Monica stayed clear of the needles, she saw what it did to her friend. Her stories of how the world was so much better with the new vision never convinced her. Neither did Monica’s endless trials of describing what Alice really was doing to herself, where she was headed. None of them were convinced any more than they had started off with. Alice had stopped talking about her belief in her little magic liquid and Monica stopped describing the horrible scenarios that taunted her head. The images didn’t get better after she watched a movie with her class on drugs. In the beginning she tried to sleep, not let the moving pictures get in her. She didn’t need it. She knew. The volume was loud and the movie distracting. Unwillingly her eyes caught the screen and got fixed. There was only one thought in her mind. Alice. Can’t. Die. When it finished the borrowed it and went to Alice’s place.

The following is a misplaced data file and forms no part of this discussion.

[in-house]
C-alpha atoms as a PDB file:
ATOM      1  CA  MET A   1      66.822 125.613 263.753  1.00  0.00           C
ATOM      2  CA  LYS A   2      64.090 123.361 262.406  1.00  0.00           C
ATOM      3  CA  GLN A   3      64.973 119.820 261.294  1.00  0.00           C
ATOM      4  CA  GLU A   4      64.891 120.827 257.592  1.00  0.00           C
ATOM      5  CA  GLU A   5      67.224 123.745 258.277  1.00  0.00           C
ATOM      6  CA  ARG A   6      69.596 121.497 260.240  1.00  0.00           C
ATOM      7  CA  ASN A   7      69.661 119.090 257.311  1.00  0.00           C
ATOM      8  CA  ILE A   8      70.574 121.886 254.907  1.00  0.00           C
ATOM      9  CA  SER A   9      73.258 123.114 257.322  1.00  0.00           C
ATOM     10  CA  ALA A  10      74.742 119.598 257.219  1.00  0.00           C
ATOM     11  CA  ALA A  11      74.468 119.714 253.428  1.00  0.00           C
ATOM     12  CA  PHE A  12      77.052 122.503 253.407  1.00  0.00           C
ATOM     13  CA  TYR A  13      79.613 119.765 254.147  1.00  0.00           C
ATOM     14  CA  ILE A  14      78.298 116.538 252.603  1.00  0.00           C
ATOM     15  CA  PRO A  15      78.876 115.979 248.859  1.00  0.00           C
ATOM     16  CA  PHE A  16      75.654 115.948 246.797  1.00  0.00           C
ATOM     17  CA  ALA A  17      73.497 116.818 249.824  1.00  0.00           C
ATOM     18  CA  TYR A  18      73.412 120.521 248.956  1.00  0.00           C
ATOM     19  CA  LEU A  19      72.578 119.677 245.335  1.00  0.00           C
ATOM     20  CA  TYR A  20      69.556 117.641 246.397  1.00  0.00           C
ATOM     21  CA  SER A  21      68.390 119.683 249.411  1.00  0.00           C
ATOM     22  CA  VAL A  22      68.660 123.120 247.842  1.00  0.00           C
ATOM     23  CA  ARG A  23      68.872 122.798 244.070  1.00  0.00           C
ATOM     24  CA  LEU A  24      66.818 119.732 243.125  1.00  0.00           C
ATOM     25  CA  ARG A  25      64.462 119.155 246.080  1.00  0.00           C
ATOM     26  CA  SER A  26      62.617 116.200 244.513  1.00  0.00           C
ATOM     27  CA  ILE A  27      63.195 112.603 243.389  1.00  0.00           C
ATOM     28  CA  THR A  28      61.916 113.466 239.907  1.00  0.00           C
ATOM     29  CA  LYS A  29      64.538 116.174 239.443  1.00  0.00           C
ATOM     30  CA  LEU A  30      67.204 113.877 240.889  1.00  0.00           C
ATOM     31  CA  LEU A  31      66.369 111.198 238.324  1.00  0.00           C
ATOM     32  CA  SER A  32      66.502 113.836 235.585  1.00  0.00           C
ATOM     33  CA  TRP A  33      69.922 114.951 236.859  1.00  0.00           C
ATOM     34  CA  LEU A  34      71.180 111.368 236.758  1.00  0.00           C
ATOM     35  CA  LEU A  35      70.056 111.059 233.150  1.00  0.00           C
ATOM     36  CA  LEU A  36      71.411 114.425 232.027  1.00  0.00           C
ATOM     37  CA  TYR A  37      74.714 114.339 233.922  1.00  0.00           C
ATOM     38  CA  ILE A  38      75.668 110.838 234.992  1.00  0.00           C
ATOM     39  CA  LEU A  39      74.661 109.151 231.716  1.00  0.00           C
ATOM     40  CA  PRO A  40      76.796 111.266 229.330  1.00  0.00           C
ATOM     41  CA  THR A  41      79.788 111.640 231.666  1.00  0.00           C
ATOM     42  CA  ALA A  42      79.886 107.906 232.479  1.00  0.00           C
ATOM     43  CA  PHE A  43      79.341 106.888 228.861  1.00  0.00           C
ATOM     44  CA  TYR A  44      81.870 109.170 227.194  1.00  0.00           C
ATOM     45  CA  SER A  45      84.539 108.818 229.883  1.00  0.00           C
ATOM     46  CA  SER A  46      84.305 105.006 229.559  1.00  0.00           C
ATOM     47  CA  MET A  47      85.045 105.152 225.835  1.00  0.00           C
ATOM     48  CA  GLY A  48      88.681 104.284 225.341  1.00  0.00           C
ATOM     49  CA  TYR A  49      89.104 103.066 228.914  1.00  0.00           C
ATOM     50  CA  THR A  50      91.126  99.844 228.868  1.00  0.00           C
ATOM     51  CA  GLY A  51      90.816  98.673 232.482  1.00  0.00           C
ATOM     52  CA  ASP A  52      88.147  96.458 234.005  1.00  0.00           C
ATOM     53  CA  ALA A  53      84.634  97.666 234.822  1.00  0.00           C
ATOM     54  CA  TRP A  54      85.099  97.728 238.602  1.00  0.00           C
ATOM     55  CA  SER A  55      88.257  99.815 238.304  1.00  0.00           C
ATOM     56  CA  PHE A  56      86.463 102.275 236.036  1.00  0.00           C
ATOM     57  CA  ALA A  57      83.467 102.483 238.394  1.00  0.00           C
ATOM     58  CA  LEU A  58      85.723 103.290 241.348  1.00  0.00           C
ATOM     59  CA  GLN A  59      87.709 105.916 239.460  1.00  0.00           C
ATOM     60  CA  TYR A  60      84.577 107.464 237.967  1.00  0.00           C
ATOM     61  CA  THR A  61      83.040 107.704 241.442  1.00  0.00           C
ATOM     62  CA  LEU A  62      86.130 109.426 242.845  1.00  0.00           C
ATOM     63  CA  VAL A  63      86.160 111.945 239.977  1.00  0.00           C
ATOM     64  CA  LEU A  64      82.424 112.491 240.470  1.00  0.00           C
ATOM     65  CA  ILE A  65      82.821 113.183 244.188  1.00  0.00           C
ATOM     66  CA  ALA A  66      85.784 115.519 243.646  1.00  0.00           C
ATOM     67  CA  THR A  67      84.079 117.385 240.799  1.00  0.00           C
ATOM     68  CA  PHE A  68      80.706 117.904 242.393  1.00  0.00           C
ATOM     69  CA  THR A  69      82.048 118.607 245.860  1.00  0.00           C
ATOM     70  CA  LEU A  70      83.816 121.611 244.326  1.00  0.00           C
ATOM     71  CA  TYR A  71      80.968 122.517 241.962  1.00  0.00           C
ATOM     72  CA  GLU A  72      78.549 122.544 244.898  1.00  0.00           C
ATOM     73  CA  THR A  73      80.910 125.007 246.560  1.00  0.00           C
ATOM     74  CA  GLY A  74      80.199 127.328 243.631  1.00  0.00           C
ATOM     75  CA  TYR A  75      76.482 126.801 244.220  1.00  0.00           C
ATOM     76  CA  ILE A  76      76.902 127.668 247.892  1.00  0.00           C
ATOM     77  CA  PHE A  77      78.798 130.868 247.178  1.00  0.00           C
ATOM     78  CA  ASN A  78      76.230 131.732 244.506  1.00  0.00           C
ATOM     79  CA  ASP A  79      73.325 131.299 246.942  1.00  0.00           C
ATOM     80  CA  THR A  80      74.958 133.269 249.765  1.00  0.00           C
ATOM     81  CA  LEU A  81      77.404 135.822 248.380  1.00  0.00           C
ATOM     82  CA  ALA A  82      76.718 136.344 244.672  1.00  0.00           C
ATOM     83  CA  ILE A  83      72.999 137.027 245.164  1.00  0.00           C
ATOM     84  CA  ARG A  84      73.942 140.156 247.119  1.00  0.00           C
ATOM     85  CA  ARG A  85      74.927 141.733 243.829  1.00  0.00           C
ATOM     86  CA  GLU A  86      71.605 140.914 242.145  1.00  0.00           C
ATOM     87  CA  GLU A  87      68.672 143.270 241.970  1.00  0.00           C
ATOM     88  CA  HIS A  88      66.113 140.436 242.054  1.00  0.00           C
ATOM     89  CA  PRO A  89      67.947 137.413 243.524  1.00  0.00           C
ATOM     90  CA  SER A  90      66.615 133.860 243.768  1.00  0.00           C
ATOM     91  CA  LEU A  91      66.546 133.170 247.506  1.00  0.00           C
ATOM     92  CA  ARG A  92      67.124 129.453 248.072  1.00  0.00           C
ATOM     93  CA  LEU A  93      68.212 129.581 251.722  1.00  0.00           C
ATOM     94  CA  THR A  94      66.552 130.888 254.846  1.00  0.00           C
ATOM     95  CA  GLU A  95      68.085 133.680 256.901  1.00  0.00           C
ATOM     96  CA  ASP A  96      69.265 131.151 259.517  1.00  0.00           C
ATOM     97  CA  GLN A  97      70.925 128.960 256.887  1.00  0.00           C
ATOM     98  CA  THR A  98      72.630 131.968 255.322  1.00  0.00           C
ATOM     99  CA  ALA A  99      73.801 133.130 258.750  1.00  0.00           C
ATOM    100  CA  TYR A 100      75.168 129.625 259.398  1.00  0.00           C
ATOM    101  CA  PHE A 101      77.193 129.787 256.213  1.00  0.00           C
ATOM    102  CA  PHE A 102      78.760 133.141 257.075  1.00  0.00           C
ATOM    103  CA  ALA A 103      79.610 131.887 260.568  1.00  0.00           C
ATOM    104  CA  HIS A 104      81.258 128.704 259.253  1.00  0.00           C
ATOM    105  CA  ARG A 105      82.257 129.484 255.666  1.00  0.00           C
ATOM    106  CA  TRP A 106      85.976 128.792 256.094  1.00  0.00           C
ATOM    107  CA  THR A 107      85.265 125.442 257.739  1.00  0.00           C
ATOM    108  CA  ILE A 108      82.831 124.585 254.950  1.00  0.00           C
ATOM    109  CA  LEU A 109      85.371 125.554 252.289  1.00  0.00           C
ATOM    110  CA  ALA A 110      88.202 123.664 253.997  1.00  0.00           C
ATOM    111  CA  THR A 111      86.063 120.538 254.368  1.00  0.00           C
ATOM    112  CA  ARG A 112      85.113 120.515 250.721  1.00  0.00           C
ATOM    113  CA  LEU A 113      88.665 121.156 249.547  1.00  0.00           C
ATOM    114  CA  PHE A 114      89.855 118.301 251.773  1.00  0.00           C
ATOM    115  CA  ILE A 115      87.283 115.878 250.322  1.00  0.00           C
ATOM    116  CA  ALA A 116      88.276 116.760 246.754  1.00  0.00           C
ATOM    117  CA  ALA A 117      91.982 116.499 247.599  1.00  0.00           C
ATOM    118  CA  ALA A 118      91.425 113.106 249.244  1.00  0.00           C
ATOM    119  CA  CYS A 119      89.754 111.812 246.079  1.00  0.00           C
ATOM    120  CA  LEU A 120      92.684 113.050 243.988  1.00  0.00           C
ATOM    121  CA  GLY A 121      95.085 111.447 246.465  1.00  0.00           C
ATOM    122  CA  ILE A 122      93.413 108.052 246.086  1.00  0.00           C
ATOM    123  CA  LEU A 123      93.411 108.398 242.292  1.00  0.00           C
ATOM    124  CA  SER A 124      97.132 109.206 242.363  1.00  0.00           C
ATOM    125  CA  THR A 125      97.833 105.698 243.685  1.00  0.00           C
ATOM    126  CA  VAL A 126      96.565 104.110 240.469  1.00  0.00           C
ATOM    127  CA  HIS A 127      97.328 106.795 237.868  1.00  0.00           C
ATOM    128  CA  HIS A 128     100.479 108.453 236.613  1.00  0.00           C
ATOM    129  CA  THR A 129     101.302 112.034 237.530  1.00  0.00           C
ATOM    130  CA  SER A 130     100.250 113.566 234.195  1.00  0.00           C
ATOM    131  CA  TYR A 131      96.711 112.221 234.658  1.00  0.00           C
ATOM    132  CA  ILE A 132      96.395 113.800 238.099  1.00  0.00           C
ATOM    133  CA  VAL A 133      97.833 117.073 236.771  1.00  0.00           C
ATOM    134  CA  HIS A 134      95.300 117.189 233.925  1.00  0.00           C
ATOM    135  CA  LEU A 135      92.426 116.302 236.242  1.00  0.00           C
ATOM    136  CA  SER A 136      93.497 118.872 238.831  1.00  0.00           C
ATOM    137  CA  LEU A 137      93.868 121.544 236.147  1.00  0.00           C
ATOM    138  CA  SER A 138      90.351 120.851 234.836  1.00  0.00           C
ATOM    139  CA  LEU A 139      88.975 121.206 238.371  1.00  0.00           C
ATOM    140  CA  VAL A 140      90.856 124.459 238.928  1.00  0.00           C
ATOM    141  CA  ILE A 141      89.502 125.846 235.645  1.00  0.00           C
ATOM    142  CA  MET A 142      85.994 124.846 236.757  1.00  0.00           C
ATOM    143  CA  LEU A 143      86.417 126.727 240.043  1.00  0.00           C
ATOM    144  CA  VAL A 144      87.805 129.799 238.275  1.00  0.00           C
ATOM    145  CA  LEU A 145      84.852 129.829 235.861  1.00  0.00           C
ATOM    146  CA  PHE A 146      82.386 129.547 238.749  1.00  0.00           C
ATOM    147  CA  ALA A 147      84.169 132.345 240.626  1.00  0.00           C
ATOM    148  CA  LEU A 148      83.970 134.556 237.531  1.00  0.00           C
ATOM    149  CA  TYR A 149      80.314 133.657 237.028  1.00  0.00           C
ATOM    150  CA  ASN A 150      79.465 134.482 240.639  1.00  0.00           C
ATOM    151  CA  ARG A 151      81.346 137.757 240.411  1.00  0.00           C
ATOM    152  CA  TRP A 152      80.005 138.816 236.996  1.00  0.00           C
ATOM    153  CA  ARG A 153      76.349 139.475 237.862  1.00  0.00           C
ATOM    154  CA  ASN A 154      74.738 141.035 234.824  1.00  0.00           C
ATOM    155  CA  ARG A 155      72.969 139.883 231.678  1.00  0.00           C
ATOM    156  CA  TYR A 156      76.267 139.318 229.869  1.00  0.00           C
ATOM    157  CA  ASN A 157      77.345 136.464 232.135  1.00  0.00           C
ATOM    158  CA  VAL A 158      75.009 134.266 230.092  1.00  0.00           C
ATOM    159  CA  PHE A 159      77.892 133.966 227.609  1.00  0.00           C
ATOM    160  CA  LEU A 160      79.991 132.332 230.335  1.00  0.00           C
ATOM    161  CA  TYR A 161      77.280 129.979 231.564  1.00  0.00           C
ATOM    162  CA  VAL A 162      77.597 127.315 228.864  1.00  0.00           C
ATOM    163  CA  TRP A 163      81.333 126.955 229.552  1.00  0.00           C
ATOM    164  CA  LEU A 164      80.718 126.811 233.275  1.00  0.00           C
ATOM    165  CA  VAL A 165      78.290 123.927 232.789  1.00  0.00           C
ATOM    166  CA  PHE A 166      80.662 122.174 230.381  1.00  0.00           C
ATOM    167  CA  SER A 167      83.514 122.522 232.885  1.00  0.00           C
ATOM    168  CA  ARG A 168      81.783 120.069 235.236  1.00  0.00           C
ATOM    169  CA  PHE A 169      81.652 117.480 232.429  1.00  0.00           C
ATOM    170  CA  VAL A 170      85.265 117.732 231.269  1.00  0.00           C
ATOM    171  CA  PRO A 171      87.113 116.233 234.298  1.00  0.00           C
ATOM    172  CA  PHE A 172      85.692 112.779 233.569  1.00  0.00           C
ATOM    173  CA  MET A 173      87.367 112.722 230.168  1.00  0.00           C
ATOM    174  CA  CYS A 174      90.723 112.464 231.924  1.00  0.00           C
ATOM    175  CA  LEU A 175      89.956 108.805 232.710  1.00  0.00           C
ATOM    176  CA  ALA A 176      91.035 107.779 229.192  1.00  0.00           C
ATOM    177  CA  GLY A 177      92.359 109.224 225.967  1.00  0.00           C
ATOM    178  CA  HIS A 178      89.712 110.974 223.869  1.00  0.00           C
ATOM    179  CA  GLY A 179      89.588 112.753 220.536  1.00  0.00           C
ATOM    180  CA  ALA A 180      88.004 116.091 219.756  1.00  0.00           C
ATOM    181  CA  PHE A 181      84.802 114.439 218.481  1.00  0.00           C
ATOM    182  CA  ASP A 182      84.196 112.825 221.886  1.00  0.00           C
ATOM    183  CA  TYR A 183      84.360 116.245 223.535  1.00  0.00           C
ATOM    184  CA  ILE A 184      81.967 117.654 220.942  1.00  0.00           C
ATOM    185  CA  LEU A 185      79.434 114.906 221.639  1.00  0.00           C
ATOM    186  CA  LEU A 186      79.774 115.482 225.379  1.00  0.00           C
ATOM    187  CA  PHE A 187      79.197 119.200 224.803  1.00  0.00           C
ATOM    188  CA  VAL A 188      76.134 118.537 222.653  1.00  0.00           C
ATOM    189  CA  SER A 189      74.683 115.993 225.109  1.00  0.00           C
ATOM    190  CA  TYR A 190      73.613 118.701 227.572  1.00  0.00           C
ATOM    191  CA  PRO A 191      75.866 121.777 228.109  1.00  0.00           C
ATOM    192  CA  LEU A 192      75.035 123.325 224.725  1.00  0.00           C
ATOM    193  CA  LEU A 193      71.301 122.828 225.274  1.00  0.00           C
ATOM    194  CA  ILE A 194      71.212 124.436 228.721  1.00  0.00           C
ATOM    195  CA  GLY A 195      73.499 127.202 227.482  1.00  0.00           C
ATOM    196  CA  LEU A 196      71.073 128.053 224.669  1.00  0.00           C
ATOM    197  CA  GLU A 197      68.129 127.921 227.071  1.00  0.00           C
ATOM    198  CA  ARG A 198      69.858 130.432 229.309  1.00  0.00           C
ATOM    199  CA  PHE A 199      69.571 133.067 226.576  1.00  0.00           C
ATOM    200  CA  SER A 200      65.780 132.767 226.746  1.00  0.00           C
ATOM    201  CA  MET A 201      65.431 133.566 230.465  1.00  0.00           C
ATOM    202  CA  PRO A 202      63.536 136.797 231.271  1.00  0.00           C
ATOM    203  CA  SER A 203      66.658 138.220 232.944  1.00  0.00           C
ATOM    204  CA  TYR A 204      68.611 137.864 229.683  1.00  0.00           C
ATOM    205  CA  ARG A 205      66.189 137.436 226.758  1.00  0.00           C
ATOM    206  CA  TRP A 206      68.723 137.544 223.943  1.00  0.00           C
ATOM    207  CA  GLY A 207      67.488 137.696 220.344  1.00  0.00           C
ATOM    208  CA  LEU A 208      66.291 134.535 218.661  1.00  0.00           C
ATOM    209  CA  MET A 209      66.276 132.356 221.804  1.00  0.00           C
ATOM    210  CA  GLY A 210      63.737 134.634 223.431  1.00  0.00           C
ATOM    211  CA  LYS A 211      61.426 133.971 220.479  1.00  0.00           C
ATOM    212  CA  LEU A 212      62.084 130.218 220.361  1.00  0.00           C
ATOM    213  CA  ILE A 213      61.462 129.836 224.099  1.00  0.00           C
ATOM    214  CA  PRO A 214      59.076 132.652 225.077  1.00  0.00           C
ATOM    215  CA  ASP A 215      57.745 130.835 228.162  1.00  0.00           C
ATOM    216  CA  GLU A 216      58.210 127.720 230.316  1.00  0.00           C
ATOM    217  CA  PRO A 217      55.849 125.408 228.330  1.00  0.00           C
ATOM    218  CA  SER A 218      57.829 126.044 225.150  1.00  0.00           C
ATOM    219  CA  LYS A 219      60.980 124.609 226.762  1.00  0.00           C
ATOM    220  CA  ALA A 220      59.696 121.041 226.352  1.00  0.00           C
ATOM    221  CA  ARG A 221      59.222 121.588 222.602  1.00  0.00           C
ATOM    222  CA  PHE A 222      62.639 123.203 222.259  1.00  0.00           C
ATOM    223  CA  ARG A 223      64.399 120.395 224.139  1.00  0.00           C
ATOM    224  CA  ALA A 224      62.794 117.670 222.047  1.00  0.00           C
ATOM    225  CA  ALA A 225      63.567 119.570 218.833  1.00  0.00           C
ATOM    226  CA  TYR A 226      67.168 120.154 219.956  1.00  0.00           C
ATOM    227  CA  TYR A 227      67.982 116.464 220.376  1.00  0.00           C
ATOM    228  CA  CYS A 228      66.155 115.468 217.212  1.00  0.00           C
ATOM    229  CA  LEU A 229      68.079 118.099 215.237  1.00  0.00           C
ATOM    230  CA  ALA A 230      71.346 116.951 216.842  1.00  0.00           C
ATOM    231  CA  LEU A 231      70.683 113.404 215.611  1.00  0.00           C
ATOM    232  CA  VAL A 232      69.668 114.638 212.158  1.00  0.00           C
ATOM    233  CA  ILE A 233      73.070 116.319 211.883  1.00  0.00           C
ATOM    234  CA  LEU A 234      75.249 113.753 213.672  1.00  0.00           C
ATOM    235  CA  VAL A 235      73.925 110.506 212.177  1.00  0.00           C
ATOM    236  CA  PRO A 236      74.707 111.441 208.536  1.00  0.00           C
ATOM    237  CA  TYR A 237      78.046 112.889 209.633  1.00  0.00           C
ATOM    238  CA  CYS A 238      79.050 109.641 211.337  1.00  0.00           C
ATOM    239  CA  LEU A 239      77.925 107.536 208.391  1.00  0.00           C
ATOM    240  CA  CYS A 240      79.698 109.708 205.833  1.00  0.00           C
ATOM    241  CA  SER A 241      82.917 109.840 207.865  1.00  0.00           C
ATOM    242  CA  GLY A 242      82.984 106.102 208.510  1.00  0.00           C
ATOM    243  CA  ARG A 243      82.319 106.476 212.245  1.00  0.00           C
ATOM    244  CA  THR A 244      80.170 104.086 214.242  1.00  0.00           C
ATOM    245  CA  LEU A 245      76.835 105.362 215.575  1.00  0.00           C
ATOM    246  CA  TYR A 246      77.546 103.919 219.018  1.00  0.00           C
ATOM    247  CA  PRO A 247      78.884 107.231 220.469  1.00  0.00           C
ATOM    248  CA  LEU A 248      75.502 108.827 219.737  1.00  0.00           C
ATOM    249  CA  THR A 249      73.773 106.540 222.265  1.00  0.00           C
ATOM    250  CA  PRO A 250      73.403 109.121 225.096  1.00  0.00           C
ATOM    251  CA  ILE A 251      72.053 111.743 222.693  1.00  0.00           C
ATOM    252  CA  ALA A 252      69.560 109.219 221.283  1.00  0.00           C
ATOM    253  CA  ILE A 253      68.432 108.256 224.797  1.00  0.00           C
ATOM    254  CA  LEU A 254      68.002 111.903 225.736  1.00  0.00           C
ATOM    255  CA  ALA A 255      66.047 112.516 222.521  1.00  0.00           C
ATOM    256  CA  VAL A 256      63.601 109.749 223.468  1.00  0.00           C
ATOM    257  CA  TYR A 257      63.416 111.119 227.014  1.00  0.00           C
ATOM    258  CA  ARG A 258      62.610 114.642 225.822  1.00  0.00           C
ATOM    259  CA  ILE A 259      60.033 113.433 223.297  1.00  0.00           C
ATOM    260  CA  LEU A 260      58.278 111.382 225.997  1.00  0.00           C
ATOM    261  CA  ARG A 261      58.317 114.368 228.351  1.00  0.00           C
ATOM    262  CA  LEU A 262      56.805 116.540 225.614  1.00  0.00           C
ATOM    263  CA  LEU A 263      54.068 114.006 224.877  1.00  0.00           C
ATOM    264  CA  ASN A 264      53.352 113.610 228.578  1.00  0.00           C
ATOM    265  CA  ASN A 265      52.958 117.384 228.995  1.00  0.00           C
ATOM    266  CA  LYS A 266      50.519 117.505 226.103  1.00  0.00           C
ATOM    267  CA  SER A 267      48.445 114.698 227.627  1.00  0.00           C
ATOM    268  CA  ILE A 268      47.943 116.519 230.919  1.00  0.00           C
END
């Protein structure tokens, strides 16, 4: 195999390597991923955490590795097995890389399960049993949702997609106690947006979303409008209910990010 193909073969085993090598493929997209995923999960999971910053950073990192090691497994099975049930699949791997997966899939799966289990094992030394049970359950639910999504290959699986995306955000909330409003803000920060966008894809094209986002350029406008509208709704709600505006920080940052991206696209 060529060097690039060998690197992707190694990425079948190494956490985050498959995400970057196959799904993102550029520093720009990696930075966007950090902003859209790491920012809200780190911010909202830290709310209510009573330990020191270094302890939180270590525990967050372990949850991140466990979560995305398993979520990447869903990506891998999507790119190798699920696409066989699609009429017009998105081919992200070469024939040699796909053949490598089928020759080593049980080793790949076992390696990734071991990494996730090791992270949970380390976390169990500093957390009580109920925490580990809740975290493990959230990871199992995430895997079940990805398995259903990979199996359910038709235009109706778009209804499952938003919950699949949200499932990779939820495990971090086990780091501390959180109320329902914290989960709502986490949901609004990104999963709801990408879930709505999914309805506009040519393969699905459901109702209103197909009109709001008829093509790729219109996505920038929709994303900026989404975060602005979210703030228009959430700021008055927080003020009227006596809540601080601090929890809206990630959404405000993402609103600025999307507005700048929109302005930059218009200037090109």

The credits came, and went. Not a sound could be heard in the messy cottage she called a room. The red eyes said everything, she was petrified. The future had never been further than the next dose.
               They never went to the rehab center. She was going to make it, with Monica. Together. She was getting better. From endless needles a day she managed to get it down to two at most. “It all beings in the small steps” she had said with a crocked smile on her face while the needle pressed through her skin. She was moving forward, steadily, to a certain point. The addiction forced her down, not even her friend could help her with this part.
                There were days were Alice would shine like the sun. One of those days she went to Monica’s home with a stuffed little basket. “Picnic?” Her happiness surrounded her with miles radius. It was impossible to say no.